Electric Charge and Force: Definition, Repulsion & Attraction

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  • 0:05 Atoms and Electric Charge
  • 1:28 Ions
  • 2:07 Conservation of Charge
  • 3:25 Forces Between Charged…
  • 4:15 Static Electricity
  • 5:32 Lesson Summary
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Lesson Transcript
Jim Heald

Jim has taught undergraduate engineering courses and has a master's degree in mechanical engineering.

Expert Contributor
Matthew Bergstresser

Matthew has a Master of Arts degree in Physics Education. He has taught high school chemistry and physics for 14 years.

Have you ever wondered what electricity is and where it comes from? Have you ever been zapped by static electricity and wondered how it got there? We'll answer all of these questions in this lesson on electric charge and force!

Atoms and Electric Charge

You probably know what happens if you rub a balloon against your hair. When you take the balloon away, some of your hair stands straight up, as if it's trying to follow the balloon. You may even know that it's caused by something called static electricity. But do you know what static electricity is or why it makes your hair become attracted to the balloon? To answer these questions, we have to start with the atom.

When an atom has the same number of protons and electrons, they cancel each other out.
Protons Electron Equal Numbers

Everything in the universe is made of atoms, and every atom contains three types of particles called protons, neutrons, and electrons. The protons and neutrons are packed together in the nucleus at the center of the atom, while the electrons zip around the outside in a constant motion. For our discussion on electricity, we only need to concern ourselves with protons and electrons because they have a property called electric charge.

The electric charge that electrons and protons possess is responsible for the form of energy that we commonly call electricity. Protons have a positive charge, which is easy to remember because the word 'proton' and 'positive' both start with the letter 'p.' Electrons on the other hand have a negative charge, which is equal but opposite to the charge on a proton. If you bring one electron and one proton together, their charges cancel each other out, and we say that together they have no net charge.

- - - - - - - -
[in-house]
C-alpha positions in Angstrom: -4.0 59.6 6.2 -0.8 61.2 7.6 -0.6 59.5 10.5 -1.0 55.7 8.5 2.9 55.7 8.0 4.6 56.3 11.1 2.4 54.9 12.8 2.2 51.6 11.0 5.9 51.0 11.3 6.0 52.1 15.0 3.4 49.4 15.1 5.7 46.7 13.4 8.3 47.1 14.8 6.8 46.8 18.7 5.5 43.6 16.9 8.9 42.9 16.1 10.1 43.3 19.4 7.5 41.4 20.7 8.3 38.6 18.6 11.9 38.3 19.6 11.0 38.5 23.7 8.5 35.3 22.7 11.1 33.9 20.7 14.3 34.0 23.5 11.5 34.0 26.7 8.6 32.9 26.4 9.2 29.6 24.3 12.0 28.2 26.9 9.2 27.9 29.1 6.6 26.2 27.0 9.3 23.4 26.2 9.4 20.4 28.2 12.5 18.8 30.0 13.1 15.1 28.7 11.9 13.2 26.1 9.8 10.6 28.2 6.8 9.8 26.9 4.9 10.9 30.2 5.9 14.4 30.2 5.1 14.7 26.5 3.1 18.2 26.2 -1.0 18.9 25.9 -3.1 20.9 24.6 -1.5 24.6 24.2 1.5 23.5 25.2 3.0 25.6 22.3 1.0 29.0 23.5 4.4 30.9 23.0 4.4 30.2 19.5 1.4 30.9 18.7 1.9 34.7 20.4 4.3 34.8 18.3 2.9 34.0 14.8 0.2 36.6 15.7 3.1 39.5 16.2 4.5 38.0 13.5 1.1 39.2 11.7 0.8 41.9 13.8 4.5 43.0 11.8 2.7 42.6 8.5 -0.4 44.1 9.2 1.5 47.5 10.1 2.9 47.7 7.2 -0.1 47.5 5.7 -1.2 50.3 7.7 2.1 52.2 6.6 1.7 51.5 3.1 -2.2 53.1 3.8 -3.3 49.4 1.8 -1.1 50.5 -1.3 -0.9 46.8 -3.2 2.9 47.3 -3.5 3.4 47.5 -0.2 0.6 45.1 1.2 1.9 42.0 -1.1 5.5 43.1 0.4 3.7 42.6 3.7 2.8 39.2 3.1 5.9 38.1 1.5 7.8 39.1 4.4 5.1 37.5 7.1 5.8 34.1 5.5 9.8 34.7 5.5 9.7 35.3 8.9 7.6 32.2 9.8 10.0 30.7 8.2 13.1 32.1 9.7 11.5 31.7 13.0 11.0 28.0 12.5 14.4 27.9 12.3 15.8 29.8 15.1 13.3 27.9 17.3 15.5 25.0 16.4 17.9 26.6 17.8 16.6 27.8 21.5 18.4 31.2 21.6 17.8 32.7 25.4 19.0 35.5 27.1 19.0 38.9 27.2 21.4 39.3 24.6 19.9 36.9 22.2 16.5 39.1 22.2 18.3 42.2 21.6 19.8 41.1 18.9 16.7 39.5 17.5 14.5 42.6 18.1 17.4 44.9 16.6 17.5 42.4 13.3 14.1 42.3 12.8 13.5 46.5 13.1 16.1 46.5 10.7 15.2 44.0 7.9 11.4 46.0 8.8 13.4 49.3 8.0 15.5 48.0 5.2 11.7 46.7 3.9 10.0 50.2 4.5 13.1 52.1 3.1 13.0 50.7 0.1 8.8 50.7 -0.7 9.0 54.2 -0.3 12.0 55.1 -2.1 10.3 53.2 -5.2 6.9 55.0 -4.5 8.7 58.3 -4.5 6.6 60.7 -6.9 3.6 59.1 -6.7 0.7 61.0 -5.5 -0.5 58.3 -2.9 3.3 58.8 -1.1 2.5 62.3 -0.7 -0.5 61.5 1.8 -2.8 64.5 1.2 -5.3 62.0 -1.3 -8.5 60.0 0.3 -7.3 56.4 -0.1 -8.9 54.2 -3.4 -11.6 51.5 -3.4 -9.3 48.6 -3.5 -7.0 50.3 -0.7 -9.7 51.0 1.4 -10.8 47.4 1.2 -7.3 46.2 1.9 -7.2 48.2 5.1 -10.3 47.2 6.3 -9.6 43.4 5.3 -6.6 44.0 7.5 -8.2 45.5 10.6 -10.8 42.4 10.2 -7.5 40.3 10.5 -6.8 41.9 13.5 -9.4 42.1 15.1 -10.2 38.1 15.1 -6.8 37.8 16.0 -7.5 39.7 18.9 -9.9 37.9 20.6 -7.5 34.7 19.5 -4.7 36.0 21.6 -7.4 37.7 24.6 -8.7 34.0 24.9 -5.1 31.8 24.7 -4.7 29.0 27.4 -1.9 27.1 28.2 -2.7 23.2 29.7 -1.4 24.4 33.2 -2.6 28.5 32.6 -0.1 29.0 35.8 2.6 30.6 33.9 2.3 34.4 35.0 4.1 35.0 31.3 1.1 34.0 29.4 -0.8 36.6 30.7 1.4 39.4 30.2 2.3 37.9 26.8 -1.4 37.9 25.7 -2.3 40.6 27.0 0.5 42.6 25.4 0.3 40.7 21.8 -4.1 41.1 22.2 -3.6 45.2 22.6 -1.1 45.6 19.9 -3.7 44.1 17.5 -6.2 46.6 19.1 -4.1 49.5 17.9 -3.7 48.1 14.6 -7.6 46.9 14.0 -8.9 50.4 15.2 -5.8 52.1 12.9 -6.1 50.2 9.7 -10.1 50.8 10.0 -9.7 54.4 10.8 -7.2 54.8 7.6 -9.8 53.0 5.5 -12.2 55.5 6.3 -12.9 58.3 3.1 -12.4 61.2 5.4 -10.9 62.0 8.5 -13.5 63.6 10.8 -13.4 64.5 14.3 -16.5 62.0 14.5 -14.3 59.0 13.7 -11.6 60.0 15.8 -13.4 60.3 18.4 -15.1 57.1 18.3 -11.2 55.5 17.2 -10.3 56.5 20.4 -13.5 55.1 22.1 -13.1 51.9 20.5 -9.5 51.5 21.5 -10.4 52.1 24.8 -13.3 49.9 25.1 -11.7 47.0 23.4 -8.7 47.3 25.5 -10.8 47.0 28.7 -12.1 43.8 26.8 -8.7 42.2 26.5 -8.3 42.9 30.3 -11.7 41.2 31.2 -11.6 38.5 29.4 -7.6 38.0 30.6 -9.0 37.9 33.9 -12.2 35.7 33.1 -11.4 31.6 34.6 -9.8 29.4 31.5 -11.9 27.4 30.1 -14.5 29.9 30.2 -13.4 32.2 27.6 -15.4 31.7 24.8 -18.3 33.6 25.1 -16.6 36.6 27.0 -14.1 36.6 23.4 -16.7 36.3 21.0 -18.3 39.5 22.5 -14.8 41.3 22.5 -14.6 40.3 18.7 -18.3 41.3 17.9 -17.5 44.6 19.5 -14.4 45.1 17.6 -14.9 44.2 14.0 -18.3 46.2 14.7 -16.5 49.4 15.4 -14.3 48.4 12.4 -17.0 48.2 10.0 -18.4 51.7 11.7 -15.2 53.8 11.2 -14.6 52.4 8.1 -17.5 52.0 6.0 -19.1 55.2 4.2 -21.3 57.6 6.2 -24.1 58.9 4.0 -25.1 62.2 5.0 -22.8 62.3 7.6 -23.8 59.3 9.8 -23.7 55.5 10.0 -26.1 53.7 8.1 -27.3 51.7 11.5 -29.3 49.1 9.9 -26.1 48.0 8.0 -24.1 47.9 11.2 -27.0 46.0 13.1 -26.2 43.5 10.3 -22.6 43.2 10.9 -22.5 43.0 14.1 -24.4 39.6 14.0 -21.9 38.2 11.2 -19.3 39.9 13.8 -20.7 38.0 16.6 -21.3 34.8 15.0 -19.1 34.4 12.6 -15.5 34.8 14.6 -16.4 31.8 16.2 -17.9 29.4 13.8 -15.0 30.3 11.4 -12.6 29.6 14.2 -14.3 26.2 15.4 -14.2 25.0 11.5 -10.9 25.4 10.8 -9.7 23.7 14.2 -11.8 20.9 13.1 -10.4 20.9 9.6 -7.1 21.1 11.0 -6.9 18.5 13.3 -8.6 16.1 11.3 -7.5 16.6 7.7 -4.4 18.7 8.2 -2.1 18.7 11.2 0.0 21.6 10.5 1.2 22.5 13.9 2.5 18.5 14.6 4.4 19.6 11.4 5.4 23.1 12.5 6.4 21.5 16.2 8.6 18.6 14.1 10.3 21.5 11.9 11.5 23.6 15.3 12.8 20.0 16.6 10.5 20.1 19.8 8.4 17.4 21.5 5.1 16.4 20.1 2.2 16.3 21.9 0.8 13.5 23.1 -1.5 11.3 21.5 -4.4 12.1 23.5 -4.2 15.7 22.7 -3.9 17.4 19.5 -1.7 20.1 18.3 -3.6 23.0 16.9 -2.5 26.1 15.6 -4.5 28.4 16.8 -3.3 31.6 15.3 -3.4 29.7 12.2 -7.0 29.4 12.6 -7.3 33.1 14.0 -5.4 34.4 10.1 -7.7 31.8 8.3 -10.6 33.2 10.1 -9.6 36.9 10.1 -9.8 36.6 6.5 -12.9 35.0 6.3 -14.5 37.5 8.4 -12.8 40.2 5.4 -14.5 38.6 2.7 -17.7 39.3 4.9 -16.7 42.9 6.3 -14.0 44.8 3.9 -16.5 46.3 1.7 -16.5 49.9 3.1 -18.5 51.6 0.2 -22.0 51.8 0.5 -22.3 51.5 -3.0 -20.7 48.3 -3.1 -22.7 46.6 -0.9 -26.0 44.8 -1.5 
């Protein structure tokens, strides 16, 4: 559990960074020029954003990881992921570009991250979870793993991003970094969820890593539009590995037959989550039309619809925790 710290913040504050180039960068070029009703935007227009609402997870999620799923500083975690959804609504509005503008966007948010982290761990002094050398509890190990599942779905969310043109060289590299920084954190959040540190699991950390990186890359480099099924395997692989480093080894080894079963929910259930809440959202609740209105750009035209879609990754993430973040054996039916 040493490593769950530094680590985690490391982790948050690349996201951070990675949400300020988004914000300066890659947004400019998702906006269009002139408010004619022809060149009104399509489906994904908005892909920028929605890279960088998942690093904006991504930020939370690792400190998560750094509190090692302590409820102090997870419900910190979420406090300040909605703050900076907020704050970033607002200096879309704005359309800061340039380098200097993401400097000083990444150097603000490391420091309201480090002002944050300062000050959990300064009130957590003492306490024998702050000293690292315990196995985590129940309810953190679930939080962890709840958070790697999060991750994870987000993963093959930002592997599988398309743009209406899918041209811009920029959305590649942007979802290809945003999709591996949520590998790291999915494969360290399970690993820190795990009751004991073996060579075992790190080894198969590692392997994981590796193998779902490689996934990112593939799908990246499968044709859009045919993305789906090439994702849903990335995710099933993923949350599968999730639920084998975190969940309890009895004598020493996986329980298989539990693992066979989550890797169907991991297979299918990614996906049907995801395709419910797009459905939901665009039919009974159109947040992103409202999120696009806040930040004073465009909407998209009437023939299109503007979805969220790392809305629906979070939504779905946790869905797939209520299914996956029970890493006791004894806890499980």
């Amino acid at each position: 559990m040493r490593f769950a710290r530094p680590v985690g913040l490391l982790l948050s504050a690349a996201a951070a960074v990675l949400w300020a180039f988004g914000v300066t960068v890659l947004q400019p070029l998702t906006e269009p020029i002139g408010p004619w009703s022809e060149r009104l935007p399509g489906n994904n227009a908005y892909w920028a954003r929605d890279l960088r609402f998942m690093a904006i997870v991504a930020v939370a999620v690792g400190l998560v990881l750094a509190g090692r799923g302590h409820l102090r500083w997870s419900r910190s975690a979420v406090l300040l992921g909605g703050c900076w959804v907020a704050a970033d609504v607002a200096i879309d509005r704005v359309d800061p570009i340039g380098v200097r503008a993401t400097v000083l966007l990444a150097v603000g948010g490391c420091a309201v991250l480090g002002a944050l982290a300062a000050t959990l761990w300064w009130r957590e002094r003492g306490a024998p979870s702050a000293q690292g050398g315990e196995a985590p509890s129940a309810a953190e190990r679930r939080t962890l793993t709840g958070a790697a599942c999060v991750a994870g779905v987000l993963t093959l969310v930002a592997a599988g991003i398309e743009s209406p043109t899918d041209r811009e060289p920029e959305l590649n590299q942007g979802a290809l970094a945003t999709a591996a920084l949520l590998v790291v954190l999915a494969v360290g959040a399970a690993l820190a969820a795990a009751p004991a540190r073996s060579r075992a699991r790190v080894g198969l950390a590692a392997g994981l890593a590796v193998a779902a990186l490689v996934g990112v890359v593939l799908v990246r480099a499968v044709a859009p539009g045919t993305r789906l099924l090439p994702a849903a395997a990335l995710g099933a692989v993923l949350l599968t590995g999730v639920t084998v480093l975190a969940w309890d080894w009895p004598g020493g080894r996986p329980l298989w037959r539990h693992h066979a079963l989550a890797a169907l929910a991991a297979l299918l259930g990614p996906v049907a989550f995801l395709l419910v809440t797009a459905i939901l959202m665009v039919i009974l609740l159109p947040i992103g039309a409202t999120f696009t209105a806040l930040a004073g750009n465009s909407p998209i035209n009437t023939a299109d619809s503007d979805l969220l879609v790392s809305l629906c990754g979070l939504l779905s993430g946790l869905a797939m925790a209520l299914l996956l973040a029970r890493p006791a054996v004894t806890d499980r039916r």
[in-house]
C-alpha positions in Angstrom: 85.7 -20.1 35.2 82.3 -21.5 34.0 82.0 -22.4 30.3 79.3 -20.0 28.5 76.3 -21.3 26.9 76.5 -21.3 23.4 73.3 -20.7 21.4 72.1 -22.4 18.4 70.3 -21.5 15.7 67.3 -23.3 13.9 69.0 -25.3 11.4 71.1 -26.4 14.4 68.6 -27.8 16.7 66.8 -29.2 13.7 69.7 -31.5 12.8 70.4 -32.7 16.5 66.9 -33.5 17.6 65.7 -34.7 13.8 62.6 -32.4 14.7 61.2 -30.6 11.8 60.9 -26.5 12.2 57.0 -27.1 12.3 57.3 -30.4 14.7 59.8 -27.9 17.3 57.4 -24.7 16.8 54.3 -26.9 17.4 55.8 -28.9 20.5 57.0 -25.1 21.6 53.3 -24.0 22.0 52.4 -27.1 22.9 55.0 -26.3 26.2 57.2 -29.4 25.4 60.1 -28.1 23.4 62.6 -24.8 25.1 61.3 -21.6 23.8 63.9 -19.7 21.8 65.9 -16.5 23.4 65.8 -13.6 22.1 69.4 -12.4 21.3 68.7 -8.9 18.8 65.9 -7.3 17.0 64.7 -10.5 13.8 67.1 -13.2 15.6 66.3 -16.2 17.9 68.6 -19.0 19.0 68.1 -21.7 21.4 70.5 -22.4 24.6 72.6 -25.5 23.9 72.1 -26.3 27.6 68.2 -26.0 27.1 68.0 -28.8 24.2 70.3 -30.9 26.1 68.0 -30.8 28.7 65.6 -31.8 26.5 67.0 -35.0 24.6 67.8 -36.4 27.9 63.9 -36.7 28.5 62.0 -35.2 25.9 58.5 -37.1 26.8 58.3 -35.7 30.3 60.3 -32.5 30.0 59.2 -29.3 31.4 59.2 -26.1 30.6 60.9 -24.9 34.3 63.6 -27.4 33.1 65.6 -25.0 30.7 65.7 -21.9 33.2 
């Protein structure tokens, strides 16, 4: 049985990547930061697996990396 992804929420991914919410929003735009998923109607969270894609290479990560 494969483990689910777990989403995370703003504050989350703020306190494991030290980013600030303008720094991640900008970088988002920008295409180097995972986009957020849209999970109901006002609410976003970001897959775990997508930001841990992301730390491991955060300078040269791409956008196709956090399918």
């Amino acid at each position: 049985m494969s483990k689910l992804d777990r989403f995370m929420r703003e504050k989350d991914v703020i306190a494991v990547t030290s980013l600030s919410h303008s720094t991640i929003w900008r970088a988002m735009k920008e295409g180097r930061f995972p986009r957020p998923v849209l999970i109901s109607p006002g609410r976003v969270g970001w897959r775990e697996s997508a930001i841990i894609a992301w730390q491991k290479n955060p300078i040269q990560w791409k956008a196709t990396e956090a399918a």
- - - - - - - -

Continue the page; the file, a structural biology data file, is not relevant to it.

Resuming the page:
In most atoms, there are equal numbers of protons and electrons, so the atom itself has no net charge. However, there are many atoms that either give away electrons or accept more electrons with relative ease. When this happens, we call the atom an ion. If an electron goes away, then the atom is left with more protons than electrons, and the atom becomes a positive ion. Likewise, if an electron comes along and joins the atom, then there will be more electrons than there are protons, and the atom will become a negative ion.

Conservation Of Charge

The static from rubbing a balloon on your head is caused by the transfer of electrons.
Conservation of Charge Example

The transfer of electrons from one atom to another happens all the time. Remember rubbing a balloon on your hair? This is a great example of transferring electrons, but why does it happen? The answer is your hair contains atoms that are happy to give away some of their electrons. On the other hand, the balloon contains atoms that want to accept those electrons and hold onto them. Therefore, when you rubbed the two together, a bunch of electrons transferred from your hair onto the balloon. As a result of this transfer, your hair became positively charged because its atoms were left with more protons than electrons, and the balloon became negatively charged because its atoms had more electrons than protons.

A very important observation from this example is that we didn't make more electrons to build up a negative charge on the balloon, and we didn't destroy any electrons to build up a positive charge on your hair. All we did was transfer the electrons from one place to another. This concept is known as the conservation of charge. Simply stated, charge is neither created nor destroyed. It only transfers from one place to another.

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Additional Activities

Electric Charge and Electric Force

Electric charges feel forces from other electric charges, electric fields, and when they move through magnetic fields at any angle other than 0° or 180° to the magnetic field lines. Let's practice working on solving problems involving electric charges. Answer the questions and then compare your answers to the ones provided.

Practice with Electric Charge and Electric Force

1. What happens to two positive charges that are near each other?

2. What happens to two negative charges that are near each other?

3. What happens to a positive charge that is placed near a negative charge?

4. What is the result when a negative charge is placed near a piece of foam with no electric charge?

5. What is required to keep two positive charges close together?

6. What causes an object to become positively charged?


1. The positive charges repel each other and move in opposite directions.

2. The negative charges repel each other and move in opposite directions.

3. The opposite charges attract each other and move towards each other.

4. Nothing happens because the foam does not have a charge.

5. An external force has to be applied to both of the charges to keep them close together.

6. Rubbing off electrons from an object causes the object to become positively charged. This is because electrons are free to move and be removed from an object while protons in the nucleus are pretty much bound inside the nucleus.

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